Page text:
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Kevin
Kevin, Licensed Electrician
Category: Electrical
Satisfied Customers: 2952
Experience:  29 years as a Licensed Electrical Contractor in Illinois, 5 year college Electrical Instructor, Former Electrical Inspector, Diploma in Digital Electronics, Former Illinois Licensed Home Inspector
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I'm trying to use a 12 volt system in a car and restrict

Customer Question

Hi. I'm trying to use a 12 volt system in a car and restrict power to an LED light to .03 amps or 3 milliamps. What kind of resister do I need?
Submitted: 7 months ago.
Category: Electrical
Expert:  Kevin replied 7 months ago.
Hello and welcome to Just Answer. My name is ***** ***** I will be happy to assist you with your electrical question. 1) What is the forward diode voltage of the LED? All LED's will contain a forward diode voltage rating. 2) 3mA = .003 amps and NOT .03 amps. Need confirmation on the circuit current value?
Customer: replied 7 months ago.
It is 3mA so .003.I'm not sure how to answer your 1) question.This is the light I need to power up: http://www.ebay.com/itm/Waterproof-RGB-10W-Underwater-IP68-LED-Spot-Light-Lamp-Flood-Pool-Garden-Remote-/361147504220?hash=item541611965c:g:yeUAAOSwQJhUiAcP
Expert:  Kevin replied 7 months ago.
Thanks for the replies. 1) I suspect this type of LED light already has a built-in current limiting resistor since it is a multi-color version. However, to play it safe, I would obtain confirmation on this from the LED manufacturer. Usually, it is the smaller (individual color) LED's that require a current limiting resistor. Smaller LED's may or may not have built-in current limiting resistors. Larger LED's such as this type typically will have a built-in resistor. 2) The spec's show this LED is 10 watts. By applying Watts Law where P = I x E and solving for I, the current (I) is equal to P/E = 10/12 = .833 amps or 833 mA. This current value is based on the assumption that the full 10 watts is required for maximum LED brightness and using a nominal battery voltage of 12 VDC. 3) How did you determine the 3 mA value? I don't see anything on the spec's showing the forward current value?
Expert:  Kevin replied 7 months ago.
If you have any additional questions, just let me know and I’ll be glad to answer them for you. Otherwise, don’t forget to rate me before you log Off. Thanks...............Kevin:)
Expert:  Kevin replied 7 months ago.
If you have any additional questions, just let me know and I’ll be glad to answer them for you. Otherwise, don’t forget to rate me before you log Off. Thanks..............Kevin:)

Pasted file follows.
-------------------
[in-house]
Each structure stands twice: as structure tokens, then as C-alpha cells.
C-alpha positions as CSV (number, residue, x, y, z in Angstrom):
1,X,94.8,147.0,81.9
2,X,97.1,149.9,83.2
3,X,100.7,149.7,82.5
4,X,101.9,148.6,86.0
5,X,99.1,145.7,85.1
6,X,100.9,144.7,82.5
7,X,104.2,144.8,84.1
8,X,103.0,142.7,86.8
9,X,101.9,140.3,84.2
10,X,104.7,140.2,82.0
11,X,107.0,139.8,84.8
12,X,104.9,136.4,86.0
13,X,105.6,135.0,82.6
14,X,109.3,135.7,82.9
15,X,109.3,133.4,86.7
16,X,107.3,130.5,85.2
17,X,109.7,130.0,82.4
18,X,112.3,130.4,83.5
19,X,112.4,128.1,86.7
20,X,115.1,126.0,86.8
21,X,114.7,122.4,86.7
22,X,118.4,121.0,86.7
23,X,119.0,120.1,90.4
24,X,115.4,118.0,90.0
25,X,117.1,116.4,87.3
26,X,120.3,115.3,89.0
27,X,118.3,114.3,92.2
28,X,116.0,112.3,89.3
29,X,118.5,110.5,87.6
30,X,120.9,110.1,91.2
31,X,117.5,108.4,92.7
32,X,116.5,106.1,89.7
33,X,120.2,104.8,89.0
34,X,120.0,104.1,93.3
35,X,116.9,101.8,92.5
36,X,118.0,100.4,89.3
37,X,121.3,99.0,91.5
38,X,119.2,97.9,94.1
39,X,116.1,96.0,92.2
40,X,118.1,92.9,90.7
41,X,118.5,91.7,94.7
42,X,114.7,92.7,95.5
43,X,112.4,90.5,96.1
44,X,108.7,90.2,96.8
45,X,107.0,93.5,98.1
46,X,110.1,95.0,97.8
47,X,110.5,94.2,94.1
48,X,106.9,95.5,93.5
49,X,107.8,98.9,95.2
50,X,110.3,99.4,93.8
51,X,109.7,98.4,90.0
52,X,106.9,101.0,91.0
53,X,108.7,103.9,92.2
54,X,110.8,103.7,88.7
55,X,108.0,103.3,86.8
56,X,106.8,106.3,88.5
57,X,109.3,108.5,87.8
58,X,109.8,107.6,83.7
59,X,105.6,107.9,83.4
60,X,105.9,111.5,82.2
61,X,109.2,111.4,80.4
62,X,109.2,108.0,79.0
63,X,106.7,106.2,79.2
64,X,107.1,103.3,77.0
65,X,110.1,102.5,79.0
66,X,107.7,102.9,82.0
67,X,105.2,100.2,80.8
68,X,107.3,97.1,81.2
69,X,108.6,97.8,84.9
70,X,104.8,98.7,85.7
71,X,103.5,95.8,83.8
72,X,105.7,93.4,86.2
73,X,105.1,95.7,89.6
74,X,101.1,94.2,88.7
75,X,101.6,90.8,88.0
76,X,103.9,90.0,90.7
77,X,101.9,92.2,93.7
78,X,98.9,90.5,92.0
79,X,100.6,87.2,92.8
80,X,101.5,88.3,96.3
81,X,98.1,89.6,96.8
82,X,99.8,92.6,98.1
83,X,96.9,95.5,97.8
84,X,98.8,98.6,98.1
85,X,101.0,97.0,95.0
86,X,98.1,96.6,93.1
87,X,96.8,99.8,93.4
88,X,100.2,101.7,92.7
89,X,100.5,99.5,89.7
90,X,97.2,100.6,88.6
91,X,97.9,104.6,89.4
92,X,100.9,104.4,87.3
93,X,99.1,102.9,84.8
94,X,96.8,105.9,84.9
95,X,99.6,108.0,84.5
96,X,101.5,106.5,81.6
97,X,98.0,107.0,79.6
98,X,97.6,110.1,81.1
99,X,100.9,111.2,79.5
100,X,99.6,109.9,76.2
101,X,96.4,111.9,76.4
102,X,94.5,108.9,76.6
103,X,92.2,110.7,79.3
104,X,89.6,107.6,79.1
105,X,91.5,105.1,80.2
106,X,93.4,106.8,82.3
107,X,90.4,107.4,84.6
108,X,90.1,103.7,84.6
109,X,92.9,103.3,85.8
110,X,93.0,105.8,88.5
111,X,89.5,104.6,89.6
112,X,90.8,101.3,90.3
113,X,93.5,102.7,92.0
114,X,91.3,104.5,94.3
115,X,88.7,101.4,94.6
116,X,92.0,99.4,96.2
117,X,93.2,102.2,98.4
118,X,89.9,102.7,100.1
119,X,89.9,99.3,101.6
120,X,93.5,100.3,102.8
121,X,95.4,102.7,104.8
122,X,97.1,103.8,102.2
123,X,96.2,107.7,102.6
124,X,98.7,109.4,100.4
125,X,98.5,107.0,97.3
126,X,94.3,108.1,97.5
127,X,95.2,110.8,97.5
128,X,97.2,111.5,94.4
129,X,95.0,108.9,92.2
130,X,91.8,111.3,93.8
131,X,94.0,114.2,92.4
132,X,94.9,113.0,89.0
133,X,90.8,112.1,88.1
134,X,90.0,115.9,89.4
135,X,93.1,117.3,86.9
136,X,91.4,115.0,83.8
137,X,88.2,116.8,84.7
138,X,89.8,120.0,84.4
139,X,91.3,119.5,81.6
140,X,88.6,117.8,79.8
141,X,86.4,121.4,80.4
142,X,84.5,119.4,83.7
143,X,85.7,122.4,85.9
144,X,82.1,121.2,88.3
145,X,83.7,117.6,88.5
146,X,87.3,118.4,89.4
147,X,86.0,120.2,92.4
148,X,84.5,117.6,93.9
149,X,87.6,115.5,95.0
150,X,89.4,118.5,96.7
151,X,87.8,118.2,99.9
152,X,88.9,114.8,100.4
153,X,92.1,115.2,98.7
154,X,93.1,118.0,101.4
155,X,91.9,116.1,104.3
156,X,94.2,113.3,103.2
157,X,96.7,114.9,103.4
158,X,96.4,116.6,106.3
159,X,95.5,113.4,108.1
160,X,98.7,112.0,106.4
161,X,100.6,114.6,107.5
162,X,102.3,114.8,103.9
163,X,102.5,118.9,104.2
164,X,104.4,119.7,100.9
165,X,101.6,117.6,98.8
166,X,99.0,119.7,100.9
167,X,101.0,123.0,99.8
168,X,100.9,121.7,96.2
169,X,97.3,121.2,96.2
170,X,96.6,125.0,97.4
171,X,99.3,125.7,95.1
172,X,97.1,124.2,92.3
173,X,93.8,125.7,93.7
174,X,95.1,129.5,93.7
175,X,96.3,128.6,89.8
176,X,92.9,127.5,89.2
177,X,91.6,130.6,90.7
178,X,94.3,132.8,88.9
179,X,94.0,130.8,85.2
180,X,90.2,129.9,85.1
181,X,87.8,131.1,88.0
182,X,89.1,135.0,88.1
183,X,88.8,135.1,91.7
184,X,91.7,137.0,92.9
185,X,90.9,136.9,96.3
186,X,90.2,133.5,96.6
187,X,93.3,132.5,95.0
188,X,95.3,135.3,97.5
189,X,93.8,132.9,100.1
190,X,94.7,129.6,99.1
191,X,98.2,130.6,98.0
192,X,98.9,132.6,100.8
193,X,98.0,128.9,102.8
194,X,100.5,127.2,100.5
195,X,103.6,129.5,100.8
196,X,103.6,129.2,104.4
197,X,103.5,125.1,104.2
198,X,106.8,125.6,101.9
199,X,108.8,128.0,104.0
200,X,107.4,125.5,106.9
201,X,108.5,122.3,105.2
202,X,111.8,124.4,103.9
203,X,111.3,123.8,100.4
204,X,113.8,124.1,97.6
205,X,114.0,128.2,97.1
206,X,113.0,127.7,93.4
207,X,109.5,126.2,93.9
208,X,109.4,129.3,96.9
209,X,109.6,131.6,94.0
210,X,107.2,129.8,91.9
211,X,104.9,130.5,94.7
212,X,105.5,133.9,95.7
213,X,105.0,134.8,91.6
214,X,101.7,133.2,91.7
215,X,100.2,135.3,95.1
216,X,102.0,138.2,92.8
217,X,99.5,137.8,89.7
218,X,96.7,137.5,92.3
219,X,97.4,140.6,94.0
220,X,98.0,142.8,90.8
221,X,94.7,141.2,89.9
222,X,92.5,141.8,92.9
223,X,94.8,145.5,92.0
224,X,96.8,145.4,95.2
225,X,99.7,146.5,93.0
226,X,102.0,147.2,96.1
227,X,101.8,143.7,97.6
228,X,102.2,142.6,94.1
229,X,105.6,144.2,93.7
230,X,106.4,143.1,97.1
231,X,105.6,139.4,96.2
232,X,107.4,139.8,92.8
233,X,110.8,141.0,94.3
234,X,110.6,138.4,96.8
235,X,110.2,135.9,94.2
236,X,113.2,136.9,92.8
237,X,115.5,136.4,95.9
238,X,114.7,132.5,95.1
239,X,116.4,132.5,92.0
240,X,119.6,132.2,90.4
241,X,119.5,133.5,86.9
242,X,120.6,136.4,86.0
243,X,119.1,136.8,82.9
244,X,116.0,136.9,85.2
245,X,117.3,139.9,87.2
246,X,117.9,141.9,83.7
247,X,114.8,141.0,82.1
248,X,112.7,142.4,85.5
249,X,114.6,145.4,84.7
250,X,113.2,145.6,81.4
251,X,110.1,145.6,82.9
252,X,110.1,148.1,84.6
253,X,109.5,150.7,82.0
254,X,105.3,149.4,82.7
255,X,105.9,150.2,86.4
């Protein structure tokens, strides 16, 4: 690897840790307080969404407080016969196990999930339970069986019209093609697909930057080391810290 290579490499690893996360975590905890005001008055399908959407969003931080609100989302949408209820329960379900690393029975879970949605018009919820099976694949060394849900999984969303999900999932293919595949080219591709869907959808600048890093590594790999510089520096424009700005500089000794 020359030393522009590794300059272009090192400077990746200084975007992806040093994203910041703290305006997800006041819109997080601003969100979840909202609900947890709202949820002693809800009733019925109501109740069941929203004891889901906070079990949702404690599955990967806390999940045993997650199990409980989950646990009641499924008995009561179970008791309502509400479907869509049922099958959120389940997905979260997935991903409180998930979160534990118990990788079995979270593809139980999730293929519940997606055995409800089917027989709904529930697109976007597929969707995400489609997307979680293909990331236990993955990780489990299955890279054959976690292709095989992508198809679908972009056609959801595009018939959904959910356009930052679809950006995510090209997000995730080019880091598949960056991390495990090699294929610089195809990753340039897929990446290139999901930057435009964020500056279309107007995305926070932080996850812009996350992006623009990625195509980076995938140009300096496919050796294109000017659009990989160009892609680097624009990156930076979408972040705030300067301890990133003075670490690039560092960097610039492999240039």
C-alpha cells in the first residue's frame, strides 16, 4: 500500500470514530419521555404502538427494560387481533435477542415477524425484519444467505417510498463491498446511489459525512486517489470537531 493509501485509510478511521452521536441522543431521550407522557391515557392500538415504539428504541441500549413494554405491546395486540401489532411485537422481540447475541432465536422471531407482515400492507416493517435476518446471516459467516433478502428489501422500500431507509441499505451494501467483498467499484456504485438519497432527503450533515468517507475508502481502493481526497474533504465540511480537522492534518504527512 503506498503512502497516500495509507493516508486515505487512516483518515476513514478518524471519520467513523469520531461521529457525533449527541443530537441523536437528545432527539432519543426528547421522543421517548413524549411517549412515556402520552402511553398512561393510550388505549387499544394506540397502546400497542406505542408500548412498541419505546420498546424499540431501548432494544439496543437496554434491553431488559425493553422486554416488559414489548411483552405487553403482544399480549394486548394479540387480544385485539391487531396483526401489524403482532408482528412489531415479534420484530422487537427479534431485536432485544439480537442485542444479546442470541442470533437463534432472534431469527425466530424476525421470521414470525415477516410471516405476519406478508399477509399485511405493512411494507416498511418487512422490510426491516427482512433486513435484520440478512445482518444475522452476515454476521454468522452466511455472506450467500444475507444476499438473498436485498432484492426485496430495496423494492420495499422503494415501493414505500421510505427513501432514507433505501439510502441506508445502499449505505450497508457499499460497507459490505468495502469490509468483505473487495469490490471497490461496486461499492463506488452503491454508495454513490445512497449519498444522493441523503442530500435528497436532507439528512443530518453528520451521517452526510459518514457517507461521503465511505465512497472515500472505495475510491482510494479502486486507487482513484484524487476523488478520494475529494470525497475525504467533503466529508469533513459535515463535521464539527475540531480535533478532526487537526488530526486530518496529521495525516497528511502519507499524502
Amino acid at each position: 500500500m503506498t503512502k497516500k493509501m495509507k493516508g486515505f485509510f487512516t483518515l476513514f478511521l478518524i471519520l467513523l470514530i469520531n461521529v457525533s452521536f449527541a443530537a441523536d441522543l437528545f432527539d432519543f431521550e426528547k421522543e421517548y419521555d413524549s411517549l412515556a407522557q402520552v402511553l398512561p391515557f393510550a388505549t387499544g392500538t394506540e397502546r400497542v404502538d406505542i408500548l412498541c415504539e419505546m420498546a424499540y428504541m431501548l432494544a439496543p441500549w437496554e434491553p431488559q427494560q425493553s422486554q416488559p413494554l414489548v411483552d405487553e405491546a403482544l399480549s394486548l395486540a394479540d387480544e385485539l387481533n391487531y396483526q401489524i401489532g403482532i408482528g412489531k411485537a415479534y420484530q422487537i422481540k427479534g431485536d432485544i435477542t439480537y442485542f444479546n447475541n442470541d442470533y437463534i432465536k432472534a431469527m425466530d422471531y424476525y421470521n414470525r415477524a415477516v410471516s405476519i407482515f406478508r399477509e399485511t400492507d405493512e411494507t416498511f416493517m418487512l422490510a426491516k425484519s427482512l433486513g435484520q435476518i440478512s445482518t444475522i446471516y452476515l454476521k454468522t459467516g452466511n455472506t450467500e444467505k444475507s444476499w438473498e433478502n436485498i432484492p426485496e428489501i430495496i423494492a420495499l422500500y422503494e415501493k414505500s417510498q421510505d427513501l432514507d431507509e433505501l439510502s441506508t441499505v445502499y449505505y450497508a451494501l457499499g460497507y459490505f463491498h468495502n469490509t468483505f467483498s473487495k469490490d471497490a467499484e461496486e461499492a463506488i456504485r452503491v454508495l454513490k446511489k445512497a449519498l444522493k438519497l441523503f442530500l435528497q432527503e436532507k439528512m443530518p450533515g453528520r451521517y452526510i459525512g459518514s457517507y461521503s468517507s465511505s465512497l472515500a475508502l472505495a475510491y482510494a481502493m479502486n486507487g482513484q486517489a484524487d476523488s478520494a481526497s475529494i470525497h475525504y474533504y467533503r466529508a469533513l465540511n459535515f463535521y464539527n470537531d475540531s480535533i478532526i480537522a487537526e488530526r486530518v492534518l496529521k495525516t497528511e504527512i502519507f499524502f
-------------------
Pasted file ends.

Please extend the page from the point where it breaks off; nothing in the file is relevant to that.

Customer: replied 7 months ago.
I'm sorry I was wrong. The light is .3 amps. I got this information from a couple of sellers. Today I asked a few more sellers and will see what they say just so I can be 110% sure.From what I'm hearing it is a .3 amp light. My vehicle's power supply will send a huge amount of amps so I need to resist it.There is a small motherboard / chip looking thing that the lights are connected to so I'm sure it has a resister of its own. However when I hard wire it to my vehicle it gets incredibly hot very quickly and its only a matter of time before the lights burn up because there is no way for me to cool it off.Here is some info I received from one of the sellers. Not sure if its helpful:◆Voltage: AC200-240V
◆Power: 10W±0.5W
◆Size: Φ73MM*H103MM
◆LED quantity: 1pcs
◆Beam angle: 230°
◆Base:
◆Color :RGB
◆Lumen: --So what do you think?
Expert:  Kevin replied 7 months ago.
Thanks for the replies. 1) I assume that your vehicle voltage is a 12 VDC battery. Are you using an inverter to change it from 12 VDC to 200VAC or 240VAC or are you direct connecting the LED to the 12V battery? The spec's that you just posted show the voltage as AC200-240V? Thus, there is a big difference between 12 VDC and 240 VAC voltages. I've never heard of an LED that is capable of 200 to 240 volts before unless it has a built-in driver/electronics and an inverter is used to change the voltage output to an AC sinewave? 2) Yes, a traditional LED requires some form of a current limiting resistor. Otherwise as you state, the LED will quickly burn up. 3) I suspect that the LED you purchased is not made for the intended application?
Expert:  Kevin replied 7 months ago.
If you have any additional questions, just let me know and I’ll be glad to answer them for you. Otherwise, don’t forget to rate me before you log Off. Thanks...............Kevin:)

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